Moving Toward A Solution

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How do we move toward a solution?  The most immediate answer I see to this dilemma is to raise the bar of entry into the industry for professionals.  In any domain, a low bar of entry allows bad actors in. We need to adopt a standard of professionalism across the industry.  We need increased oversight and licensing requirements for those working in the field. By doing this we will make it harder for those with bad intentions to get in, we will be able to identify and stop them sooner, and will make it more transparent who can be relied on.  This will only happen when our industry demands it of ourselves. If we do this it will give us time to change the stigma attached to addiction. It will restore the public’s faith in us as a means of recovery for those suffering from addiction.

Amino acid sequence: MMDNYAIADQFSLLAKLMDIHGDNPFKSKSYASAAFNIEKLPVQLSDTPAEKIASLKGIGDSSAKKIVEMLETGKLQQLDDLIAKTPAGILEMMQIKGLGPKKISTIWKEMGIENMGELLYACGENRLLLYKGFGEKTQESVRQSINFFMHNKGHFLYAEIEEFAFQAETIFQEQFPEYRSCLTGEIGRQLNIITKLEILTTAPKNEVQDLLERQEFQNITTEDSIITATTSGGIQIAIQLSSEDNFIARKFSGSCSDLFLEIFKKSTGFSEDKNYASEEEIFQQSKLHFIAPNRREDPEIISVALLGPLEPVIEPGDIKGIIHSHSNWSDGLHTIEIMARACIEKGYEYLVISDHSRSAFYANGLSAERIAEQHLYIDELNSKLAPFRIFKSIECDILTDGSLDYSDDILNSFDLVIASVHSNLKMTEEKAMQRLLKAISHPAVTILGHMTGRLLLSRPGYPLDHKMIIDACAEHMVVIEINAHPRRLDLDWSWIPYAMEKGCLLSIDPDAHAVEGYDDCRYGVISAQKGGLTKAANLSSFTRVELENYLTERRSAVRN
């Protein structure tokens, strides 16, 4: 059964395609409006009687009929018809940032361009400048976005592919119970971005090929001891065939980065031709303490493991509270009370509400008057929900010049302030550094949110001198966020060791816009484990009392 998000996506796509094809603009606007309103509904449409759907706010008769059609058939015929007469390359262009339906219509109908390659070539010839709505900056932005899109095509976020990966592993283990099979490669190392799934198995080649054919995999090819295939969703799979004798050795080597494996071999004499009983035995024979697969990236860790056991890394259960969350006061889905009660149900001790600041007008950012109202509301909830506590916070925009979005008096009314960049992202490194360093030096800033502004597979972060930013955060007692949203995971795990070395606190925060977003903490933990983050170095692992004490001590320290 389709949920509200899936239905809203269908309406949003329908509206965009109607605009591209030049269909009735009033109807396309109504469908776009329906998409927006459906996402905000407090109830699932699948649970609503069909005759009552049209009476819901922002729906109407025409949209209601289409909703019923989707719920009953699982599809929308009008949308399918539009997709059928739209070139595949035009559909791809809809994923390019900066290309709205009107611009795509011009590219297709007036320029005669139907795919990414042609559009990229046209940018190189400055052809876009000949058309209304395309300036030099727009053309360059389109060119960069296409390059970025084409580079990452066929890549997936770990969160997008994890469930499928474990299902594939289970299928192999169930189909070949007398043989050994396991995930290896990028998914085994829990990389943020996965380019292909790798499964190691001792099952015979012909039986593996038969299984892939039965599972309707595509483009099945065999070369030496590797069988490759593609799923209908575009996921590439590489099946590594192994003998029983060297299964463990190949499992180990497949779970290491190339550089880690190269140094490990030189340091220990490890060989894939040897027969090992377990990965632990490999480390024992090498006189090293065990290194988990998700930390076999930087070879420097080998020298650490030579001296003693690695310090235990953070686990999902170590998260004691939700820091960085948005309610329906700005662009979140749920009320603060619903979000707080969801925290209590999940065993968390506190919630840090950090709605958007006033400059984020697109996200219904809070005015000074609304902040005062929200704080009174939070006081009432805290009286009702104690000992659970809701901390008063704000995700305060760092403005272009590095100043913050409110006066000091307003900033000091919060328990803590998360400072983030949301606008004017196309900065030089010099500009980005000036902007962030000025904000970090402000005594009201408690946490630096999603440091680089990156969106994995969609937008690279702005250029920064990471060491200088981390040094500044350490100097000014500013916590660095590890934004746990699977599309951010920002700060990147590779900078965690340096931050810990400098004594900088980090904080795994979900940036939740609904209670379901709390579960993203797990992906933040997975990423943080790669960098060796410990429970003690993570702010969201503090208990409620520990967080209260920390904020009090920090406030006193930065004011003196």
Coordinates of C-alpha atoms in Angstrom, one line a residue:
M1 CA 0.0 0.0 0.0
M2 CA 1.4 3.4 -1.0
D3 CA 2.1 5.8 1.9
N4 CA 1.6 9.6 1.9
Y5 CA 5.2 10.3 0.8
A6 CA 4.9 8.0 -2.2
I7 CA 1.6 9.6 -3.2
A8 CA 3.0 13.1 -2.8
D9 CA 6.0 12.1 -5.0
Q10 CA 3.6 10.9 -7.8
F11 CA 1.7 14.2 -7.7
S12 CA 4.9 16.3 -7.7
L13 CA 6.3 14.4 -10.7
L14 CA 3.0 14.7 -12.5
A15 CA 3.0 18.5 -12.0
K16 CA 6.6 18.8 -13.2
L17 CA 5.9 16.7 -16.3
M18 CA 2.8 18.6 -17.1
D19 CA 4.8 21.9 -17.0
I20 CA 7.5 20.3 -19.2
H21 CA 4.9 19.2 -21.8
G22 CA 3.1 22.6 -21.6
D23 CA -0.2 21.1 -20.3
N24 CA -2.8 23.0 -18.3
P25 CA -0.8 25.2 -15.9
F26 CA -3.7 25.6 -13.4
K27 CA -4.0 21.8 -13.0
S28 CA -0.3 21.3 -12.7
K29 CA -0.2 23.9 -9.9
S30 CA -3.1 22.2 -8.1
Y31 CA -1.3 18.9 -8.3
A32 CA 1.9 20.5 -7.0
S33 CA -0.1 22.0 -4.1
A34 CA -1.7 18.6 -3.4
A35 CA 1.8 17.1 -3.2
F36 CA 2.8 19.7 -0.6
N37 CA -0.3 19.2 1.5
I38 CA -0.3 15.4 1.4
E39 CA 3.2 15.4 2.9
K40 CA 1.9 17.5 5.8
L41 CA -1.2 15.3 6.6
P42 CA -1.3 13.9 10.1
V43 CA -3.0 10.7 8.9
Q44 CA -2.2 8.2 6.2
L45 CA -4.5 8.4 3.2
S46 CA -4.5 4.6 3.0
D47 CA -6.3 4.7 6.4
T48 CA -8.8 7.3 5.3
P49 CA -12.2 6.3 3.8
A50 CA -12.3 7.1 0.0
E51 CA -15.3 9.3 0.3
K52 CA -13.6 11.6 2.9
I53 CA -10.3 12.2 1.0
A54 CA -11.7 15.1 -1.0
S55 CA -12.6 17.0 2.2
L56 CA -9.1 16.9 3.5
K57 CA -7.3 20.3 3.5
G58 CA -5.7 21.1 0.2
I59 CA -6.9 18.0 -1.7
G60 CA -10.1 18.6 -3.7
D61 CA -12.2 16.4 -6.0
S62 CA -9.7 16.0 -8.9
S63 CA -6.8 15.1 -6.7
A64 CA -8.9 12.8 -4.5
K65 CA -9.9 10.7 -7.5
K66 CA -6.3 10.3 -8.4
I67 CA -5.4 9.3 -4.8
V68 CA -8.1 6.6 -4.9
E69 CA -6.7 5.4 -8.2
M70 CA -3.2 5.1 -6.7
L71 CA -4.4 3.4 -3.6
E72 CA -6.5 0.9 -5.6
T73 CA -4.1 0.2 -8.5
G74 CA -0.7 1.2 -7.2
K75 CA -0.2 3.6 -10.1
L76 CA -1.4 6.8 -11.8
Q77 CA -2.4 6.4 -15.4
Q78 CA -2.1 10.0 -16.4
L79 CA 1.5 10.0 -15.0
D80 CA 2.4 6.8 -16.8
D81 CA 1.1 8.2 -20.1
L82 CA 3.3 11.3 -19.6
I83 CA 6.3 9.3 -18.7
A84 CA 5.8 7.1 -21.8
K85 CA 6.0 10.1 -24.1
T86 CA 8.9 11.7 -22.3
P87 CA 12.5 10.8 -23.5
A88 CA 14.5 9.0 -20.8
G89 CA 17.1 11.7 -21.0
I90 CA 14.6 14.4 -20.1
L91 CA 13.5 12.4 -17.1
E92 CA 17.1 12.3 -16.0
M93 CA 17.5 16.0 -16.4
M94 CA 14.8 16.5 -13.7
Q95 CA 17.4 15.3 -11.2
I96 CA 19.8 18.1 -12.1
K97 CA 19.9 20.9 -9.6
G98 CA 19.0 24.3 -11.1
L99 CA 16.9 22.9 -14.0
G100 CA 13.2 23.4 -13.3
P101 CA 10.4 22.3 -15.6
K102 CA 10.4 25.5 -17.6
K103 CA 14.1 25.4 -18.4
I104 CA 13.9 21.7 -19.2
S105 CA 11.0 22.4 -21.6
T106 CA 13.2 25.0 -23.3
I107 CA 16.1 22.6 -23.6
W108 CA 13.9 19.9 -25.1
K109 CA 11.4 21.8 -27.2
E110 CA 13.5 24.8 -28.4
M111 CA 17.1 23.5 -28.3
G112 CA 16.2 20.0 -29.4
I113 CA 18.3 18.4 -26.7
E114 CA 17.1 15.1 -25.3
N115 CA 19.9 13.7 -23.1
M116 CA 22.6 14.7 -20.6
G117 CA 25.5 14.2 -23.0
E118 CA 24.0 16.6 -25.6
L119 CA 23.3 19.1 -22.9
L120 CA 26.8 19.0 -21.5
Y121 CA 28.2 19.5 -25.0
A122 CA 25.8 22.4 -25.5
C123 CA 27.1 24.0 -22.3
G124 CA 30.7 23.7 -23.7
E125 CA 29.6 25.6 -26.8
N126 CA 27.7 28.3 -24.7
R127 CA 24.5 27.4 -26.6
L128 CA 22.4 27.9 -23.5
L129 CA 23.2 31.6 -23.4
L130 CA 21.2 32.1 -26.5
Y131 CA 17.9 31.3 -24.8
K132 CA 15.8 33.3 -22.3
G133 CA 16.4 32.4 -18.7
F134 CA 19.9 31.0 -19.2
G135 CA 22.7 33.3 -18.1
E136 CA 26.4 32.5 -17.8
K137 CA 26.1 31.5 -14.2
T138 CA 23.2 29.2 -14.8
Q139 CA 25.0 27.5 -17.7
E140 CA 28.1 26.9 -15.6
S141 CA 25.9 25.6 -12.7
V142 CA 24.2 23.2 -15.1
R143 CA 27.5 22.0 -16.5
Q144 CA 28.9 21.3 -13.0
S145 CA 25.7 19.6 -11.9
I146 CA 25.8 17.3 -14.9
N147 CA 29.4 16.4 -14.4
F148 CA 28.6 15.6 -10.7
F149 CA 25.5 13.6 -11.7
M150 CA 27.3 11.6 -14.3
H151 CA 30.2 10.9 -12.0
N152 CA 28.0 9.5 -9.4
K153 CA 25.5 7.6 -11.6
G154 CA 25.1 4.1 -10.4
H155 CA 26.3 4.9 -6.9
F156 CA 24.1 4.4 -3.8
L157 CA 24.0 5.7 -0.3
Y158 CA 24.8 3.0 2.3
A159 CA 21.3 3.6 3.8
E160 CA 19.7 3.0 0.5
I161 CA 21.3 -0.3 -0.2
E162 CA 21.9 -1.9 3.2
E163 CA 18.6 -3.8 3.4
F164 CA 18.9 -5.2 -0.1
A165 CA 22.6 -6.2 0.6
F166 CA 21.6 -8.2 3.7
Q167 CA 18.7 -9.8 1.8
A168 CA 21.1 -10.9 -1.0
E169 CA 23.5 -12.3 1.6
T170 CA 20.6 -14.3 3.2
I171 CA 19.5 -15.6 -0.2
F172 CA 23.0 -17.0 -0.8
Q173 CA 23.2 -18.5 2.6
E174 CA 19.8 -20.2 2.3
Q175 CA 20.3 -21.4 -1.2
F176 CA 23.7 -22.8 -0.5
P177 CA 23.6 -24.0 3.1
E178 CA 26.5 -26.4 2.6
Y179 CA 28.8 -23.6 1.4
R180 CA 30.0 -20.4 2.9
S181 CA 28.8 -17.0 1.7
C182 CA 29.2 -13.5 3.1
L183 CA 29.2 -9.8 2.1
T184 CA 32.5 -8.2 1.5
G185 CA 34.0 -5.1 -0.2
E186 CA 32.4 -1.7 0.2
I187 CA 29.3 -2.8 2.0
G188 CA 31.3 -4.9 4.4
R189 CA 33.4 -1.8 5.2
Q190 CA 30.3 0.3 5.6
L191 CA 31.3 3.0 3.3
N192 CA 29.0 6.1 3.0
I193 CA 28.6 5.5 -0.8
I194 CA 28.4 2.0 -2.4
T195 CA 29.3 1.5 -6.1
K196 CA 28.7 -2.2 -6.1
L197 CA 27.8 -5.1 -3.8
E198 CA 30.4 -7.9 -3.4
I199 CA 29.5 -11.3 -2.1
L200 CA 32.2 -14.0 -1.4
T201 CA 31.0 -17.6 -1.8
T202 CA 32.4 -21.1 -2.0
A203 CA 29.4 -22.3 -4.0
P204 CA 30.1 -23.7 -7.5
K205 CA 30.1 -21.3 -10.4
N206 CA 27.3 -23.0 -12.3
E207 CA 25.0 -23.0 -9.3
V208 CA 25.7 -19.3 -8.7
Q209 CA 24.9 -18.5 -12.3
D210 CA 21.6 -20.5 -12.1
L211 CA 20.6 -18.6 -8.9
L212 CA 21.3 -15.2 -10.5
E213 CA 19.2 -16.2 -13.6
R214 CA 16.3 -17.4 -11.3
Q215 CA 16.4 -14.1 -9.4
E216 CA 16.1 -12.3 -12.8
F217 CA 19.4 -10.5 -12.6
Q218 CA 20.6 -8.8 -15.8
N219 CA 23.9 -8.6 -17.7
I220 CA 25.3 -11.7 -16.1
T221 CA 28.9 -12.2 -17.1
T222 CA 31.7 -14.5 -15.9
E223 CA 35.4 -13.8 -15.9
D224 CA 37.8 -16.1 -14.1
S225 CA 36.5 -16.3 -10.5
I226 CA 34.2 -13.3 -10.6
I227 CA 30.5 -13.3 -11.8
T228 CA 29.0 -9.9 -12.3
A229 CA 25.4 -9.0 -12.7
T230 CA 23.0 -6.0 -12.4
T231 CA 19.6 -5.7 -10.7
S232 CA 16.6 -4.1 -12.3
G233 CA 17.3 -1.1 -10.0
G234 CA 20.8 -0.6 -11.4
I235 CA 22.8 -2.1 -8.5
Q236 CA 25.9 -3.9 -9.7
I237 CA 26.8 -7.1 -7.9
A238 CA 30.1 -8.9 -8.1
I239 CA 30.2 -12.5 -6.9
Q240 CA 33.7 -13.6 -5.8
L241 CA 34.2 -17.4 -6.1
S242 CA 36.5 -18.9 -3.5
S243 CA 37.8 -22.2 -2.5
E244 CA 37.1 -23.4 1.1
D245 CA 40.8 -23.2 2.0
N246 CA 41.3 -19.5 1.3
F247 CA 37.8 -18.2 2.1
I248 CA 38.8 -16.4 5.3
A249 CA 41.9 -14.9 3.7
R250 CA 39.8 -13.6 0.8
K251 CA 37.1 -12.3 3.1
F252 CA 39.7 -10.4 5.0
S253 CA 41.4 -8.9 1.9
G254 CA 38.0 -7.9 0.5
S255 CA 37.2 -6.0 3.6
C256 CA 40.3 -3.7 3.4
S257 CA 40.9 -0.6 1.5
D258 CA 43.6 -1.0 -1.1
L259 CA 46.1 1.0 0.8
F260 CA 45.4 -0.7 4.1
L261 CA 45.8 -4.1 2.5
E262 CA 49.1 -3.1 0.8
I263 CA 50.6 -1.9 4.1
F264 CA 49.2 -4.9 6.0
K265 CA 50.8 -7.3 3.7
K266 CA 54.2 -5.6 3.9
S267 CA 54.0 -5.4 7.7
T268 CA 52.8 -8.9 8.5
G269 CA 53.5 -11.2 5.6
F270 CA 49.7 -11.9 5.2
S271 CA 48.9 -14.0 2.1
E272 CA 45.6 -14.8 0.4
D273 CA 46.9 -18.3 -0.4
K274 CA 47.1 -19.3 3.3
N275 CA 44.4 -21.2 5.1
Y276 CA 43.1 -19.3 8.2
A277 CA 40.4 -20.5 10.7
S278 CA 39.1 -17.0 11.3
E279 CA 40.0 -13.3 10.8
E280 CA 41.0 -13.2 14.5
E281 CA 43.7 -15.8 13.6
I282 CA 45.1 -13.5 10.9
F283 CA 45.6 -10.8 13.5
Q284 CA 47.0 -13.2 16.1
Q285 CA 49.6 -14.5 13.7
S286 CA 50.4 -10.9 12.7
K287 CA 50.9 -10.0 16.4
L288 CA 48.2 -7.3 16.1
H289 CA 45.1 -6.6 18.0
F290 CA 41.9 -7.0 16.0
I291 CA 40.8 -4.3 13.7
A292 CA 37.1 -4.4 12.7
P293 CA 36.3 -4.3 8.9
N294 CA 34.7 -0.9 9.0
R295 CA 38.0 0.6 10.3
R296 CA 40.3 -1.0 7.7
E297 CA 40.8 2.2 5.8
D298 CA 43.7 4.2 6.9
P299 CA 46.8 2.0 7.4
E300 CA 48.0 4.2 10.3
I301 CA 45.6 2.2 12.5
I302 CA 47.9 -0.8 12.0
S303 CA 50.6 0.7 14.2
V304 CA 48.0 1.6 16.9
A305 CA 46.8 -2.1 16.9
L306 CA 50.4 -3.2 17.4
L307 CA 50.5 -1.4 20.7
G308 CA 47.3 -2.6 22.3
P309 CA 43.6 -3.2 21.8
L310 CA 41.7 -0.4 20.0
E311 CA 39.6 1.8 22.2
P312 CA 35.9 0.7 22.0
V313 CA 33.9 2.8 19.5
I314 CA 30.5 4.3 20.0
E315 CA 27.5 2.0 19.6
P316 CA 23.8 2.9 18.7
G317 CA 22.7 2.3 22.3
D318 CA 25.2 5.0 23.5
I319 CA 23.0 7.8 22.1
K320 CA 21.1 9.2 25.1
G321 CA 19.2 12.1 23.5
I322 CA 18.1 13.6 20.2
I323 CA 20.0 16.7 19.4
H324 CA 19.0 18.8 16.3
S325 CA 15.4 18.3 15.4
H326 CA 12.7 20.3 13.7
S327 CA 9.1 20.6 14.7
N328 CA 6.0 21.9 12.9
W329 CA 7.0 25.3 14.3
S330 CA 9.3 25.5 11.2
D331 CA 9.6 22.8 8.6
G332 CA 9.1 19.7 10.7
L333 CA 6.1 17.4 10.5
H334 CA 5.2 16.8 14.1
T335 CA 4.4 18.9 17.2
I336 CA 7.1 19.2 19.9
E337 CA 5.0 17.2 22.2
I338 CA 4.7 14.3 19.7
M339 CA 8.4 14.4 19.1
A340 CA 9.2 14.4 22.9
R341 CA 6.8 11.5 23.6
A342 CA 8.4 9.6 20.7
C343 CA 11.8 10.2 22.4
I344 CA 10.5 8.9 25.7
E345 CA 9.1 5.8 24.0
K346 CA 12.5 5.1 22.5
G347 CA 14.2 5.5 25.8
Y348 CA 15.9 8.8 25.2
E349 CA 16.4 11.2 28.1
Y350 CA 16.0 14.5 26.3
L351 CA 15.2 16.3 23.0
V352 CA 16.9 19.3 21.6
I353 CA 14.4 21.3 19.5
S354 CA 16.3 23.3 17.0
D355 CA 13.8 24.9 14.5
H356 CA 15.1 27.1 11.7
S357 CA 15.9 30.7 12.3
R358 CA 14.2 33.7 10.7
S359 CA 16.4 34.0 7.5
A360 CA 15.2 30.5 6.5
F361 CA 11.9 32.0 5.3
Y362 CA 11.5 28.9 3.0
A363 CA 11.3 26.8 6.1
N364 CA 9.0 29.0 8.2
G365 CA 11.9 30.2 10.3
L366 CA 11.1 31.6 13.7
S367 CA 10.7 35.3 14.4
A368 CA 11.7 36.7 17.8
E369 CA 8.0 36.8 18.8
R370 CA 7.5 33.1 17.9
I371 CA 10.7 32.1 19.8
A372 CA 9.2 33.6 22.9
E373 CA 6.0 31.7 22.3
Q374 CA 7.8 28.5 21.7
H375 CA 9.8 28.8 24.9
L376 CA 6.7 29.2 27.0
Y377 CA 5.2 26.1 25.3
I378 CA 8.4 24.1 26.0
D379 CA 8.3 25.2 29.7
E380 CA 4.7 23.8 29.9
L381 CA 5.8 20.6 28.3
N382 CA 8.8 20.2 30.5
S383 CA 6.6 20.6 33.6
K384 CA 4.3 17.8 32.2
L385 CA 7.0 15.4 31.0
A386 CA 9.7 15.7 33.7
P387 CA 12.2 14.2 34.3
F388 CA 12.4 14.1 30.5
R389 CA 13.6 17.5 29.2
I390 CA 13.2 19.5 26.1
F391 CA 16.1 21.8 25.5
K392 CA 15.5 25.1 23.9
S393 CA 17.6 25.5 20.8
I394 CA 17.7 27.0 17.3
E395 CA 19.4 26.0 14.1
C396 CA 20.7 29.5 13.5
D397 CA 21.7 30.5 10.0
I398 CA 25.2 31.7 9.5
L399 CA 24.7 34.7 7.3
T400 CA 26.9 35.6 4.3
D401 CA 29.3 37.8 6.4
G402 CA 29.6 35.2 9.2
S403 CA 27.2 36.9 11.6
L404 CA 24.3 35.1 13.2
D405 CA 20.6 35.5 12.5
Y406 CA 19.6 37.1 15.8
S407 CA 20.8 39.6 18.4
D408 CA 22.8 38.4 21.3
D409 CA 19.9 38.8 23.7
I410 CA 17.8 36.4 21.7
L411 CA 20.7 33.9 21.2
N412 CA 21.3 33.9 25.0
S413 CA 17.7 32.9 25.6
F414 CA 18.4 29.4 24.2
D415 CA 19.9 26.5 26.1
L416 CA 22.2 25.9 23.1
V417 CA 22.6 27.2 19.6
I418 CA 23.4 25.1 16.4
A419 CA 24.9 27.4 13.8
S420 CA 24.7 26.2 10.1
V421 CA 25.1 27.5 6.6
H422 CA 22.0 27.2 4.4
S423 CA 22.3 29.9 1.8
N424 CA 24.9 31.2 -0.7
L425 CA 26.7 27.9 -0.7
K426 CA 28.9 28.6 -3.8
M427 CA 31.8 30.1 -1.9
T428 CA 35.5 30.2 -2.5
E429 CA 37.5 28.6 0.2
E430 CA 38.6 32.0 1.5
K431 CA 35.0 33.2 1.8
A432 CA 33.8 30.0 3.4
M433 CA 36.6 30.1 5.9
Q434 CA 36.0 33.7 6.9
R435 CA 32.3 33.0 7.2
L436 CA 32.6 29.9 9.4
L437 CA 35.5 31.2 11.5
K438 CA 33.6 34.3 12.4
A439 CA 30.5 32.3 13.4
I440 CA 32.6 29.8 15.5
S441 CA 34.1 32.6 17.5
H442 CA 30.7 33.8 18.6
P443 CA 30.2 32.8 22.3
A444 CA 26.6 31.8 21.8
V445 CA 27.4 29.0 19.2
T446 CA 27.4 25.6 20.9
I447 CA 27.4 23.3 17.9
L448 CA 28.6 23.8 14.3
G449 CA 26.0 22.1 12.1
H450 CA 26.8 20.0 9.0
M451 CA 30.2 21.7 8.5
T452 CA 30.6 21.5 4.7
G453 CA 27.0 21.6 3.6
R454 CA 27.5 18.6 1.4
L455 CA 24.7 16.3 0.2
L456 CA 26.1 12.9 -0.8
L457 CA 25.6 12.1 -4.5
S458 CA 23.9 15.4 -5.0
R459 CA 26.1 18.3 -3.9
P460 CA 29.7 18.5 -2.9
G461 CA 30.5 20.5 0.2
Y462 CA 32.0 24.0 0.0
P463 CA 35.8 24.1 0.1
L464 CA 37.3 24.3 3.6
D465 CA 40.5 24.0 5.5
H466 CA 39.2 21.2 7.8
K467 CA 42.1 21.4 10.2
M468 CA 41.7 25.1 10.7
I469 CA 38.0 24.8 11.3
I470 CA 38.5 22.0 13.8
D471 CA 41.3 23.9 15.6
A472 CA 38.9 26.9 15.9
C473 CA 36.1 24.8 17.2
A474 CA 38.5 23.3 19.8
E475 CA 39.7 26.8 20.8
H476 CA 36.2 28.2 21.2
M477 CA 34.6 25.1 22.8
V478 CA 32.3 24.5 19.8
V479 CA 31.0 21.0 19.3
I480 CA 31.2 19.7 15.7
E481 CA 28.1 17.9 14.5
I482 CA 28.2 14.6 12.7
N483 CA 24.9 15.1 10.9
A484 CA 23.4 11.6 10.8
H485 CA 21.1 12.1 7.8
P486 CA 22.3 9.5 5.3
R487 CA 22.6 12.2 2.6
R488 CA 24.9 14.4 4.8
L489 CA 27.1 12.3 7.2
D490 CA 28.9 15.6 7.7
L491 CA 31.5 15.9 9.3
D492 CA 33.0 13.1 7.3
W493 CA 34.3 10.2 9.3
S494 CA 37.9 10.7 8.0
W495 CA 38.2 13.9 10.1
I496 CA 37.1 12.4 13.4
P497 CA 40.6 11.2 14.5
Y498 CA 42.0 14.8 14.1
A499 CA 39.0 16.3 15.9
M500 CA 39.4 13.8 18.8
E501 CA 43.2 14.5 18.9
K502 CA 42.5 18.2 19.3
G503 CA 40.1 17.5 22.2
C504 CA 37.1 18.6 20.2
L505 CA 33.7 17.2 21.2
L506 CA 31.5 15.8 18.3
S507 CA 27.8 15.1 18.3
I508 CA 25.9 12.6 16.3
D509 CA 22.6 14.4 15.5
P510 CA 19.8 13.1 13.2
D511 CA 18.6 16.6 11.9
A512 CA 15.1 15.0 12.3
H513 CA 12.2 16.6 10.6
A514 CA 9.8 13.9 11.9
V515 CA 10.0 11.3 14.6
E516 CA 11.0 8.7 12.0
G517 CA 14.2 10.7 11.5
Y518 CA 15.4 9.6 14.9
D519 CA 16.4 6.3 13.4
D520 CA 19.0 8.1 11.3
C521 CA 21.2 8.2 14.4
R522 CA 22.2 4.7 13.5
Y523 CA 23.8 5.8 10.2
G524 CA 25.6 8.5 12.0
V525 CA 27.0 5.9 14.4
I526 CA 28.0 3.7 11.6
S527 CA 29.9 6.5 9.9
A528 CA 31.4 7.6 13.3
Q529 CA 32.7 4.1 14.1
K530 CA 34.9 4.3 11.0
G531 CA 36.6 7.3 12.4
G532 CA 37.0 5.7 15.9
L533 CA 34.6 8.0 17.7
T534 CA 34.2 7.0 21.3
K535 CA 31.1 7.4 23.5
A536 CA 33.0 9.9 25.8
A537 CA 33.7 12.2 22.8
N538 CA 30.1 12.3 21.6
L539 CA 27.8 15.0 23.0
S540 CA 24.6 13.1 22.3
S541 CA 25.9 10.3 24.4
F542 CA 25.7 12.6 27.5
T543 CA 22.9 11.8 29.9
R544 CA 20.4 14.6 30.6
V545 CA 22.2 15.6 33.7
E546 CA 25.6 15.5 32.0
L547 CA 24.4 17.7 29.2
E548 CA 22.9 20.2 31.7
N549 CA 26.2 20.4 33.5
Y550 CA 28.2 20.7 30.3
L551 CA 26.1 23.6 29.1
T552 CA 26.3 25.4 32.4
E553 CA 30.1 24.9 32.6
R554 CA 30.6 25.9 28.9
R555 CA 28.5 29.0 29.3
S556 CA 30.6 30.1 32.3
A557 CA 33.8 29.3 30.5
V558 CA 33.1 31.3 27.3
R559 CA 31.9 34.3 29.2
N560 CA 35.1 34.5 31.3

In the next part of this series we will be examining the proposed state bill in Arizona that is currently under consideration, and whether or not it will adequately address the problem.  In subsequent segments we will present interviews from each side of this issue. I believe that it is only in honestly facing a problem that we can begin to heal from it. We can and must do more.


 

Until next time
Your friend in service,
Rob Campbell
VP of Communications & Market Development